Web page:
dance research

How can your own BODY support your RESEARCH activities?

By Eline Kieft, Ben Spatz and Doerte Weig

Do you ever feel stuck with your writing? Drowning in your data? Unsure about presenting?

On Friday March 22nd 2019, we successfully launched the Somatics Toolkit, a set of online resources for researchers to bring their bodies more actively into their research activities. The Somatics Toolkit is the result of an 18-month project that was funded by NCRM (National Centre for Research Method) and proposes an approach to ethnographic research that draws on the resource of the moving body. The launch event took place across two venues in London: during the day at the UCL Anthropology department and in the evening at the Royal Anthropological Institute.

Somatic practices provide a way to engage with the body as it is experienced from within, in relation to the world around– which includes research activities.

At the launch event, we began by taking participants on a journey through the development of the Toolkit, which now contains the following ingredients:


  • Core Practice: 10 Audio Files address different phases, activities and challenges of the ethnographic research cycle. These explorations are like guided meditations, and take listeners on an embodied, experiential journey, in relation to a specific topic such as embodied literature review, data collection, analysis, writing, and presenting. The core practices are developed by Eline Kieft, in collaboration with the project team
  • Extended Practice: Audio Files by guest contributors, who look at a specific part of anthropology research, or offer meditations for emotional and mental wellbeing in relation to academic research
  • Podcast series hosted by Eline Kieft (series 1), interviewing senior anthropologists to learn about their experience of the role of the body in their research and teaching; and Doerte Weig (series 2) on thinking through our moving-sensing bodies in relation to the topics of anatomy, economics, environment, architecture, mobility and systems thinking
  • Blog posts by team members and guests, discussing a variety of topics related to integrating somatics approaches into academic (ethnographic) research.

These freely available resources offer a platform for students, teachers and researchers in and of anthropology, and to all those who use ethnography as a method.

research-bodyAfter the presentation we moved on to the first Keynote, by Dr. Sandra Reeves: The Moving Body as Involved Witness. Her movement research evolves around complexity thinking, sustainability and performance, and she asked the participants to experiment with three roles: of mover, witness and meta-witness, as an analogy for the various levels and intensities of participant observation.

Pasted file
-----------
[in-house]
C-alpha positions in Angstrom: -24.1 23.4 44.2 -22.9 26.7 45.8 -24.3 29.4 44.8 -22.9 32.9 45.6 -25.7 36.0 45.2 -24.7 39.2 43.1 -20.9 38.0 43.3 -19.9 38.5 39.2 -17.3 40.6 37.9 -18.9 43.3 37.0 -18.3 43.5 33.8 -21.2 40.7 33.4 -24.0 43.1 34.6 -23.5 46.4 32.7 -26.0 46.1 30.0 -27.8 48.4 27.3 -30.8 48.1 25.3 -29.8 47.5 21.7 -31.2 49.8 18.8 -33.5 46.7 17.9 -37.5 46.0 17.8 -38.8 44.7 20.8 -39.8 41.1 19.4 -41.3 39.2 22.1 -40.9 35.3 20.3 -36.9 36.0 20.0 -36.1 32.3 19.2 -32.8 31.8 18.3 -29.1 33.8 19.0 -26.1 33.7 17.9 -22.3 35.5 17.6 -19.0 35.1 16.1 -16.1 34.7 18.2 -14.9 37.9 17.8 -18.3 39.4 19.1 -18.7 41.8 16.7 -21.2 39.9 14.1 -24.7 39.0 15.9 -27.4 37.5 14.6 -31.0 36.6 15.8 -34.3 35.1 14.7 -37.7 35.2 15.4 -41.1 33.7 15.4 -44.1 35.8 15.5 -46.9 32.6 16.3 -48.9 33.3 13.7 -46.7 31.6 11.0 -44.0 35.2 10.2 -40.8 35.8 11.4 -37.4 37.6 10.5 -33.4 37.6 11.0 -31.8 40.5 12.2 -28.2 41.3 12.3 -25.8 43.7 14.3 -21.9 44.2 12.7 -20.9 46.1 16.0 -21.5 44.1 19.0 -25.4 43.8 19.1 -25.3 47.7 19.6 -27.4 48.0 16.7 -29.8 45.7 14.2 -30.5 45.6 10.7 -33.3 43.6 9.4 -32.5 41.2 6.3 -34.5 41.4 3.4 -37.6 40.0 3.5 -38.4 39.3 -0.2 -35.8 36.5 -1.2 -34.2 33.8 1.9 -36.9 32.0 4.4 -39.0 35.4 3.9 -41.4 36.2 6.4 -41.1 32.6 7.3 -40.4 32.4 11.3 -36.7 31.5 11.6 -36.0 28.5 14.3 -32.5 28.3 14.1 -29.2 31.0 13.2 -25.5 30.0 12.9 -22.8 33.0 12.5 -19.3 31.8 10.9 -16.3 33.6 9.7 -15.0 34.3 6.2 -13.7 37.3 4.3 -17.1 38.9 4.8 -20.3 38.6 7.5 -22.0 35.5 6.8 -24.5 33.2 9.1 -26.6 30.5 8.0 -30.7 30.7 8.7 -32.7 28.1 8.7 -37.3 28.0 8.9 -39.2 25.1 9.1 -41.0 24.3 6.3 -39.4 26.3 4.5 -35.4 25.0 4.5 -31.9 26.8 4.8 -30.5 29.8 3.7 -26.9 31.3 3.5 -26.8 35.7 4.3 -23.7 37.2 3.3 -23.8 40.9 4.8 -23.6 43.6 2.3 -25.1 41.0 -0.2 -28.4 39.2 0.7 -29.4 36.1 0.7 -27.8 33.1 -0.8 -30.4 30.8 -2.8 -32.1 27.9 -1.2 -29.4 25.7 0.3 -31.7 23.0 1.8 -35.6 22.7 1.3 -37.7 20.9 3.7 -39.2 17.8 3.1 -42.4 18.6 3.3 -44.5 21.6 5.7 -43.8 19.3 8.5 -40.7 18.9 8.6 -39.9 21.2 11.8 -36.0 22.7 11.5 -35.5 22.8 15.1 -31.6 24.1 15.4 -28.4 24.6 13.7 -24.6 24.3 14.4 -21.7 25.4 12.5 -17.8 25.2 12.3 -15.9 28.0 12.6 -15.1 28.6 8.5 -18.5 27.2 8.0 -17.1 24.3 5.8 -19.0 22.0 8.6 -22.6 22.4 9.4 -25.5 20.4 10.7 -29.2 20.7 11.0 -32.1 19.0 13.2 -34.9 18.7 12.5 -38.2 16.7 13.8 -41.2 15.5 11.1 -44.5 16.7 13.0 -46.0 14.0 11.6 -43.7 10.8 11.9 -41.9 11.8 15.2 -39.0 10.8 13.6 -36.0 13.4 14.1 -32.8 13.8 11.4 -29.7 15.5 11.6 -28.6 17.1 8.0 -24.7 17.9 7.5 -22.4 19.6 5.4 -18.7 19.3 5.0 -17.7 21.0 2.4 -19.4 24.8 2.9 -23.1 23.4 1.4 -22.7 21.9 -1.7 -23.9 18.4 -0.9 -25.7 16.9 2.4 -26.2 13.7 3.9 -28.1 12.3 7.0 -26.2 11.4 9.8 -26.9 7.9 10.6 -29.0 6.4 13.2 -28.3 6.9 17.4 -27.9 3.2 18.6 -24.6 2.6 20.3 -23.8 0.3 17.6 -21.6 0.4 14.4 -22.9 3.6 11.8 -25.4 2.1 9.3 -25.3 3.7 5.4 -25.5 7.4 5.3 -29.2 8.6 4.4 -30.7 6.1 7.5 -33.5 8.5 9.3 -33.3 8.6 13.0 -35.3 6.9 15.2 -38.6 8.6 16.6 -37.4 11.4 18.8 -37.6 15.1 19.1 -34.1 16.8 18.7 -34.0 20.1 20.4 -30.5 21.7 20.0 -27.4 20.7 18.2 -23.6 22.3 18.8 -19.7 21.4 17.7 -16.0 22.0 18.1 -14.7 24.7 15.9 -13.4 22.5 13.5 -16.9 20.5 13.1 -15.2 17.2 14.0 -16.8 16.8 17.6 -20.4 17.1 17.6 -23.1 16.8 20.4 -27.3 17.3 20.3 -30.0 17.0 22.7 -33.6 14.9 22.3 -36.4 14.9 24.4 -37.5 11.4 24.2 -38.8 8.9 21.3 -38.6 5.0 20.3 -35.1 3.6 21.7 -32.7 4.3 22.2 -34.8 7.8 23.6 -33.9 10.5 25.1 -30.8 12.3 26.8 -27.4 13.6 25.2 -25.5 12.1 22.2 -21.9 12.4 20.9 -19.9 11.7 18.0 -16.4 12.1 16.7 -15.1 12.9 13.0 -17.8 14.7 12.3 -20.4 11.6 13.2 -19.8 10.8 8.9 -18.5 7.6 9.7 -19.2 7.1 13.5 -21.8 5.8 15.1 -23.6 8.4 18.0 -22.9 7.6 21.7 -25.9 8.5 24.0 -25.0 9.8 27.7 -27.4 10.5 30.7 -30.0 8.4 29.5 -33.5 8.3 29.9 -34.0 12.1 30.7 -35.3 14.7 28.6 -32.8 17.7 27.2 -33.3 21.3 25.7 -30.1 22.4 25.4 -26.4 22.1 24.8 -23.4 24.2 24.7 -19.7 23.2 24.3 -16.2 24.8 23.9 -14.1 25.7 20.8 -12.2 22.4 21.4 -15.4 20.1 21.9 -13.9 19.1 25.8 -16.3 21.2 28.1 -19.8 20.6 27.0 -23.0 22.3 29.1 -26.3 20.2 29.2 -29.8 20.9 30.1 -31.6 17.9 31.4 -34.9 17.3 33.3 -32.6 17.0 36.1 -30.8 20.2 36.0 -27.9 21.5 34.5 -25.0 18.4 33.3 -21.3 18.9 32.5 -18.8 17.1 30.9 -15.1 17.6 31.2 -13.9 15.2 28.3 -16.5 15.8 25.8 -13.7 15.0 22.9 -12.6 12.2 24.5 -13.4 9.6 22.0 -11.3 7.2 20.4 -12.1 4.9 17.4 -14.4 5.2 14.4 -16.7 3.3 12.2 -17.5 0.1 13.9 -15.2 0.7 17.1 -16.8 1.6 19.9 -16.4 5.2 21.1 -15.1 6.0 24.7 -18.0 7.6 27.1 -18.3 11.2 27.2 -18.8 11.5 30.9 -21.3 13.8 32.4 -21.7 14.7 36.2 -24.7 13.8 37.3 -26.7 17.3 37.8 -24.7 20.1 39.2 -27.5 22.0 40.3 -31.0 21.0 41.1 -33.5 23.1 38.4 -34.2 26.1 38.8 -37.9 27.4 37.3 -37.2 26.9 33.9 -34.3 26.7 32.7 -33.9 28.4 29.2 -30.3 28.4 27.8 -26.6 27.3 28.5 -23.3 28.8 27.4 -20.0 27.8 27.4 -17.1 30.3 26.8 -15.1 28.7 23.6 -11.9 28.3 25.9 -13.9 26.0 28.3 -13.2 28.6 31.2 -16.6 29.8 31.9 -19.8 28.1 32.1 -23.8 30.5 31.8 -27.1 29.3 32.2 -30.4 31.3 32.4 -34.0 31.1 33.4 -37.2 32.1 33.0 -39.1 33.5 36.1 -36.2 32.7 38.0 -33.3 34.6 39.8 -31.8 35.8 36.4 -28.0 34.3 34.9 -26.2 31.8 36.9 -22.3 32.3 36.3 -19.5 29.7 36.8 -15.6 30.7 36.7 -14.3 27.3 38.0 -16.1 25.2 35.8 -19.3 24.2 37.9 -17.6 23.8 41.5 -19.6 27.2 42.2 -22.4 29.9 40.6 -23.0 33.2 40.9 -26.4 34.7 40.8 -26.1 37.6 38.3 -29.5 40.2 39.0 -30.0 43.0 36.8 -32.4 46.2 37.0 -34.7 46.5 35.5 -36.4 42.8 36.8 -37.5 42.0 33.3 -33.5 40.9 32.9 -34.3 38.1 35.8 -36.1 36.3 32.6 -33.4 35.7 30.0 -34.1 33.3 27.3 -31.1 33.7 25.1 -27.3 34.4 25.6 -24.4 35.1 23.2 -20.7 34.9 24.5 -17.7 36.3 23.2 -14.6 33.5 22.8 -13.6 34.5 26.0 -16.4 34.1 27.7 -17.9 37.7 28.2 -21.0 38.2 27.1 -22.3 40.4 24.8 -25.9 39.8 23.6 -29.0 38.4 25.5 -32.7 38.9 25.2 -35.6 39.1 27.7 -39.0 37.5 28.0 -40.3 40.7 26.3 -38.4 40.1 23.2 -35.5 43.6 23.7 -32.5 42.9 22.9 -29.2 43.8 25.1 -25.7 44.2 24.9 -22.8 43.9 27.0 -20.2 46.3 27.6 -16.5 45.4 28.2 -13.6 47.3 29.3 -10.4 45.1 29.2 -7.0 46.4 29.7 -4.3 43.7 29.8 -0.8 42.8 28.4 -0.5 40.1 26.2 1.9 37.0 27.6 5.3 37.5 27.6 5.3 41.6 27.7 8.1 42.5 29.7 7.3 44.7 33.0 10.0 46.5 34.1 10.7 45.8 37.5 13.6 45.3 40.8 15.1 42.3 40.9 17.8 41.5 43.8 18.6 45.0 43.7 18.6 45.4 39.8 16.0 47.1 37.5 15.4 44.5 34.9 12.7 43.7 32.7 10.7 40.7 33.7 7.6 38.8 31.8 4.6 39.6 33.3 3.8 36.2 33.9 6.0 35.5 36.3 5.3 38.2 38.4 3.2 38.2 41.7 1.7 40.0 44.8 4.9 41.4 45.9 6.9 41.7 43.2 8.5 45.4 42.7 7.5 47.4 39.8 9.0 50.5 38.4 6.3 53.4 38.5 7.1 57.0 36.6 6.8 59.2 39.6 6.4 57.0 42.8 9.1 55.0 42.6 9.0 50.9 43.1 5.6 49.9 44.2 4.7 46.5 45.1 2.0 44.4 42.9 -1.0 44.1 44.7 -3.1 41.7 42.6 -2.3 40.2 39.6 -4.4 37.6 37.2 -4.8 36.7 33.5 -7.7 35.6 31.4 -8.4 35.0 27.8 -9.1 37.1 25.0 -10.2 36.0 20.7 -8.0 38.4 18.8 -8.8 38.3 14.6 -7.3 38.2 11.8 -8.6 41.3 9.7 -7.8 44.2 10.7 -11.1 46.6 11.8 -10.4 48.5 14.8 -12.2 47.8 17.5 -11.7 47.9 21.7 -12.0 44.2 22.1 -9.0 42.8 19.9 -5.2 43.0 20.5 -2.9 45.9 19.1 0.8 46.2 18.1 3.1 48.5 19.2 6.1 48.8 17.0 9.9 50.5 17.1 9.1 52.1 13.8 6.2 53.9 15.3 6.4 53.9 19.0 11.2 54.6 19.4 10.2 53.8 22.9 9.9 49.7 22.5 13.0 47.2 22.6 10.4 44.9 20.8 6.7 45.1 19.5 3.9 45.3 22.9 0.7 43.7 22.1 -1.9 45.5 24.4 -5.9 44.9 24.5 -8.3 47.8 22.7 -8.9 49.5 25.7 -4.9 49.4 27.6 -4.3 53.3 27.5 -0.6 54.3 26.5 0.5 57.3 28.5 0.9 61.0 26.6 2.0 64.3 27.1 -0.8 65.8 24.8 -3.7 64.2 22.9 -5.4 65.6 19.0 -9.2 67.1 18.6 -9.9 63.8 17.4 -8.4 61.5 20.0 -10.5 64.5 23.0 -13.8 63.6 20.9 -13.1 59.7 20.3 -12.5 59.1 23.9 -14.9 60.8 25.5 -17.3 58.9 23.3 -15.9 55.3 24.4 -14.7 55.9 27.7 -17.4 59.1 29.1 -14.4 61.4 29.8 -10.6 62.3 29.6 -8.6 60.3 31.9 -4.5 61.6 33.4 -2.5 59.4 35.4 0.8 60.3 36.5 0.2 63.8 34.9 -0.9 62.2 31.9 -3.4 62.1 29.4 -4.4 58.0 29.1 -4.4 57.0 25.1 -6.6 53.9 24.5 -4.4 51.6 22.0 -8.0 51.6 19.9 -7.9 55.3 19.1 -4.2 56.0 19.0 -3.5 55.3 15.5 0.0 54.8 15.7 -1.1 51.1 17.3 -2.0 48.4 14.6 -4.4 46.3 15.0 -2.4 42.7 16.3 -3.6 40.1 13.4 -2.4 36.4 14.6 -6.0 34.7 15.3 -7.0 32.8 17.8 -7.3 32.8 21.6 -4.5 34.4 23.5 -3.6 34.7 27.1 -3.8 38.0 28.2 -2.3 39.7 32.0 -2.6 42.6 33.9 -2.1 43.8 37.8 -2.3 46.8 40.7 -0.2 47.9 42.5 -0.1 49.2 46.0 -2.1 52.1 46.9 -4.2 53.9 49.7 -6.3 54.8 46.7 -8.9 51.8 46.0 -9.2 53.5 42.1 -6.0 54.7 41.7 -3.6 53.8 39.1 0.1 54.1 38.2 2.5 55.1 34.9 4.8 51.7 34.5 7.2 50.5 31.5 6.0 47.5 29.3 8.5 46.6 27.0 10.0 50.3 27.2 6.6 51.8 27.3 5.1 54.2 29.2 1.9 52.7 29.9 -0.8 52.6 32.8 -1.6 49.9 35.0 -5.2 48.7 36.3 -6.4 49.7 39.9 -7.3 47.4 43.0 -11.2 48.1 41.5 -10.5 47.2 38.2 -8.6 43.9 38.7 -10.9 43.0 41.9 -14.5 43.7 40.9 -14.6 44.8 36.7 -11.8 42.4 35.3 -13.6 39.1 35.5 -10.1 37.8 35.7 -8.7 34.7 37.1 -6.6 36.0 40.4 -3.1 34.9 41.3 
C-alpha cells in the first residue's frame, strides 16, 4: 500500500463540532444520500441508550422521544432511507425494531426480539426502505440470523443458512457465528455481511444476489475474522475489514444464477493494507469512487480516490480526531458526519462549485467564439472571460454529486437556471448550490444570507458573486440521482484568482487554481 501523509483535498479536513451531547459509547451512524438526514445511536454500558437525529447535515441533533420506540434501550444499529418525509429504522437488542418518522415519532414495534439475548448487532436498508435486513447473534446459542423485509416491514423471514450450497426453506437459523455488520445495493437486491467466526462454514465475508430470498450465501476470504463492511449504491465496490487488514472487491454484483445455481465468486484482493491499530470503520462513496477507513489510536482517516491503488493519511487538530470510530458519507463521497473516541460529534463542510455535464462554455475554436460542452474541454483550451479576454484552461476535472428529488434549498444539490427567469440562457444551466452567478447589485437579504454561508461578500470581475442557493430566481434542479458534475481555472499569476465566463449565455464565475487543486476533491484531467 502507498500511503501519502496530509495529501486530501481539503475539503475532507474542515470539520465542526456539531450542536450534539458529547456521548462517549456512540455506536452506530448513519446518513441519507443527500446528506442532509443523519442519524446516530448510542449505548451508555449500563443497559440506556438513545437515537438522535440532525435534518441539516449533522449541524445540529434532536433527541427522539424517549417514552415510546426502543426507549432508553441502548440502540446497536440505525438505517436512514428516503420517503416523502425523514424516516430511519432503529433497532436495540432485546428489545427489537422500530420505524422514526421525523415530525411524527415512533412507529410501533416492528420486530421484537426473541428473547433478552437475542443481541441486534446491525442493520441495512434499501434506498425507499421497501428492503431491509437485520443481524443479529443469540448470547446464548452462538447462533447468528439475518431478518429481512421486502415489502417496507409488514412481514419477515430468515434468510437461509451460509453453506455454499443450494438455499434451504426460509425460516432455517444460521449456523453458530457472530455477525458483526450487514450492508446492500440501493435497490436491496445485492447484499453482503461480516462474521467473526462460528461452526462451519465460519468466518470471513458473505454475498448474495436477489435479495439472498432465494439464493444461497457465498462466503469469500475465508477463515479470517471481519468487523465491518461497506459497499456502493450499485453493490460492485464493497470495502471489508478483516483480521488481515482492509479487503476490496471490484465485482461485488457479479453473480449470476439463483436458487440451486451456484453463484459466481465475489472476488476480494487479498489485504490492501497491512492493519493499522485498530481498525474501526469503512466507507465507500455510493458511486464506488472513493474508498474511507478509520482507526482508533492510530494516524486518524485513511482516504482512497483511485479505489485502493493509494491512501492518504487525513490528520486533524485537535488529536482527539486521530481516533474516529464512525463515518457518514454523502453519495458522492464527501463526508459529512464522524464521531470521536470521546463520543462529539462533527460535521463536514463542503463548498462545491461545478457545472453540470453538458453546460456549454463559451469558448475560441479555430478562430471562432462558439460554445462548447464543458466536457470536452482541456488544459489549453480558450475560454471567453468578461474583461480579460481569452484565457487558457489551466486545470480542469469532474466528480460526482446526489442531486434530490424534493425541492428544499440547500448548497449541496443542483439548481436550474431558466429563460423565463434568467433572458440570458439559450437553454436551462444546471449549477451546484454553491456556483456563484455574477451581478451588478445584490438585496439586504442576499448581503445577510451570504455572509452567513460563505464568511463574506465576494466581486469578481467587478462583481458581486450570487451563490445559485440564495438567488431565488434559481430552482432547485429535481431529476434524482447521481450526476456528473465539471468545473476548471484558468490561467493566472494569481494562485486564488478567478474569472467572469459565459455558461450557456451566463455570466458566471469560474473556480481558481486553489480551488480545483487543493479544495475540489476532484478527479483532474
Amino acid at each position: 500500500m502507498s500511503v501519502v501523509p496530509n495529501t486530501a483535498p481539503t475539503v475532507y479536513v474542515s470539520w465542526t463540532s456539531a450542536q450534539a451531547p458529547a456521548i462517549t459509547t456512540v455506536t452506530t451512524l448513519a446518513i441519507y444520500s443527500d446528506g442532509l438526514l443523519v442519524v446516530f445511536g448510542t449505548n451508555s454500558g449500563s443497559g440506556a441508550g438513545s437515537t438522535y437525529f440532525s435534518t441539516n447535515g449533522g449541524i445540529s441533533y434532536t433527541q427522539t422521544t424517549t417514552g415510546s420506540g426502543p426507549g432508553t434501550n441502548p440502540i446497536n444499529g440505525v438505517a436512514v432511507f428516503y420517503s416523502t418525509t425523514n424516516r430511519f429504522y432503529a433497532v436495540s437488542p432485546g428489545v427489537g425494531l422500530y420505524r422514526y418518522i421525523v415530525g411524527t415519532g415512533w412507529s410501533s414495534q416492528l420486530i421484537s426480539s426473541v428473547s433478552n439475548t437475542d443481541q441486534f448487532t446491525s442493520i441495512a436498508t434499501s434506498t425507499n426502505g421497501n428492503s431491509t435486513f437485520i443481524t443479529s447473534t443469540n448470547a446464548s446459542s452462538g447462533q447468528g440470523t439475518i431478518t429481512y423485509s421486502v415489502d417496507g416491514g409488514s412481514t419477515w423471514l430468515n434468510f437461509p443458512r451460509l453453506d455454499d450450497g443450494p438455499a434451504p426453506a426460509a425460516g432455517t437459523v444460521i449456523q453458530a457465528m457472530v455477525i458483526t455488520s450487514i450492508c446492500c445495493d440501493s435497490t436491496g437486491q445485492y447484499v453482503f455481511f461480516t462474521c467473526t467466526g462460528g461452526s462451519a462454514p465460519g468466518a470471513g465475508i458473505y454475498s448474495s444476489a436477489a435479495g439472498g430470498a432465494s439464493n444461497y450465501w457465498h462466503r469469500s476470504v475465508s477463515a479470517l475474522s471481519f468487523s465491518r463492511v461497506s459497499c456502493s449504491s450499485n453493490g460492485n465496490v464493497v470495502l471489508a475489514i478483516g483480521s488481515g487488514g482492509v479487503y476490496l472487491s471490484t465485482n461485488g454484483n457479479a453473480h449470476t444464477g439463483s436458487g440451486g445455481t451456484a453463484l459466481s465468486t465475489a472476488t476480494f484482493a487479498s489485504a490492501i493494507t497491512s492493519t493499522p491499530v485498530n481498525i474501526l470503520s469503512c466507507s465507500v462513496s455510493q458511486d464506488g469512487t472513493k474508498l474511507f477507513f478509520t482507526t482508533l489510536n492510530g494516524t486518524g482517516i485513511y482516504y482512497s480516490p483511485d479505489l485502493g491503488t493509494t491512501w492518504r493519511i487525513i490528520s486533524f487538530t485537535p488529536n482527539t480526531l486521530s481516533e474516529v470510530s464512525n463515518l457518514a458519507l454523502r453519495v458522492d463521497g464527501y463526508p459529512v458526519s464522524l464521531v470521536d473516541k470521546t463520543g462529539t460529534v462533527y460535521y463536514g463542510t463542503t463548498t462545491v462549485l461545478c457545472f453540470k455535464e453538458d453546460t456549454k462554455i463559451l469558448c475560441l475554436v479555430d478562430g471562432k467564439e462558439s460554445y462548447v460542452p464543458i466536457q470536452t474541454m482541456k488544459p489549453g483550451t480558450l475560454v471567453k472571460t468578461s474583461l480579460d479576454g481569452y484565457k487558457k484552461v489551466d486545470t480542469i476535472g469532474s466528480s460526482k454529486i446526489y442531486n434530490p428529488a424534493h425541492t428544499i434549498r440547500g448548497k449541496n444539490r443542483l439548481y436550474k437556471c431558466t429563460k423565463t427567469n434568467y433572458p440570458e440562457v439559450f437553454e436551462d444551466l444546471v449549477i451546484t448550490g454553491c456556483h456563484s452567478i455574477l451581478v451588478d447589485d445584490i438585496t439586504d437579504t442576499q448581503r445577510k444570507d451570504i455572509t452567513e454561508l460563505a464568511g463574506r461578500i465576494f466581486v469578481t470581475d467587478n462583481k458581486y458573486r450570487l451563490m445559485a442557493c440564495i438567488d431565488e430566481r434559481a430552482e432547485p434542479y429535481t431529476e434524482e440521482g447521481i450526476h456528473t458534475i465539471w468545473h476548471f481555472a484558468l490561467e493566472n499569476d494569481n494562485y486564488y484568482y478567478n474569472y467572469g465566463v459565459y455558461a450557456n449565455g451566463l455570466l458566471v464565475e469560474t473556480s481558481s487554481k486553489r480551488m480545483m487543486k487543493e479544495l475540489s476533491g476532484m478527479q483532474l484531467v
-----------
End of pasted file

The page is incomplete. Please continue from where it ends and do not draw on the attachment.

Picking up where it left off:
The second keynote, Ethnography as Alchemy, by Prof. Véronique Benei took place after lunch. Situating her work in a multi-local, embodied and sensory political anthropology (India, Colombia, UK), she realised how in political anthropology the body is under-recognized as site for emotions that lead to political actions. She took us on an embodied journey through fieldwork, linking the various phases and activities to the stages of alchemy.

body-support-researchThen the party moved to RAI where we discussed issues we encountered during the project, such as why we chose for Audio as a means of creating these online resources; what the effects would be of listening to a ‘disembodied’ voice when undertaking an journey through the body; the functional diversity and cultural backgrounds of the listeners; our cultural positioning as designers; the difficulty of defining ‘what a body is’; delination of somatic practices and justification of sources, and age related discrepancy on the relevance and uptake of the Toolkit.

We shared and received many ideas on where to take the Toolkit next, ranging from expanding the Extended Practice tracks and blogs; preparing a peer-reviewed publication; and expanding podcast series 2, to ways of ensuring the uptake of the Toolkit by Undergraduate and Postgraduate anthropology students across the UK; conducting a survey of Somatics Training in Anthropological Teaching in UK Higher Education; and translating the materials to other stakeholder groups as well as into other languages and formats…

We are looking back on a very successful event, and would like to thank everyone for participating and making this such a wonderful day. Please be in touch if you have any ideas further contributions to the blog and the extended toolkit. We look forward to hear from you!

Read the full presentation.

For up to date info you can always visit the Somatics Toolkit website.

You can also follow us on Twitter (@SomaticsToolkit).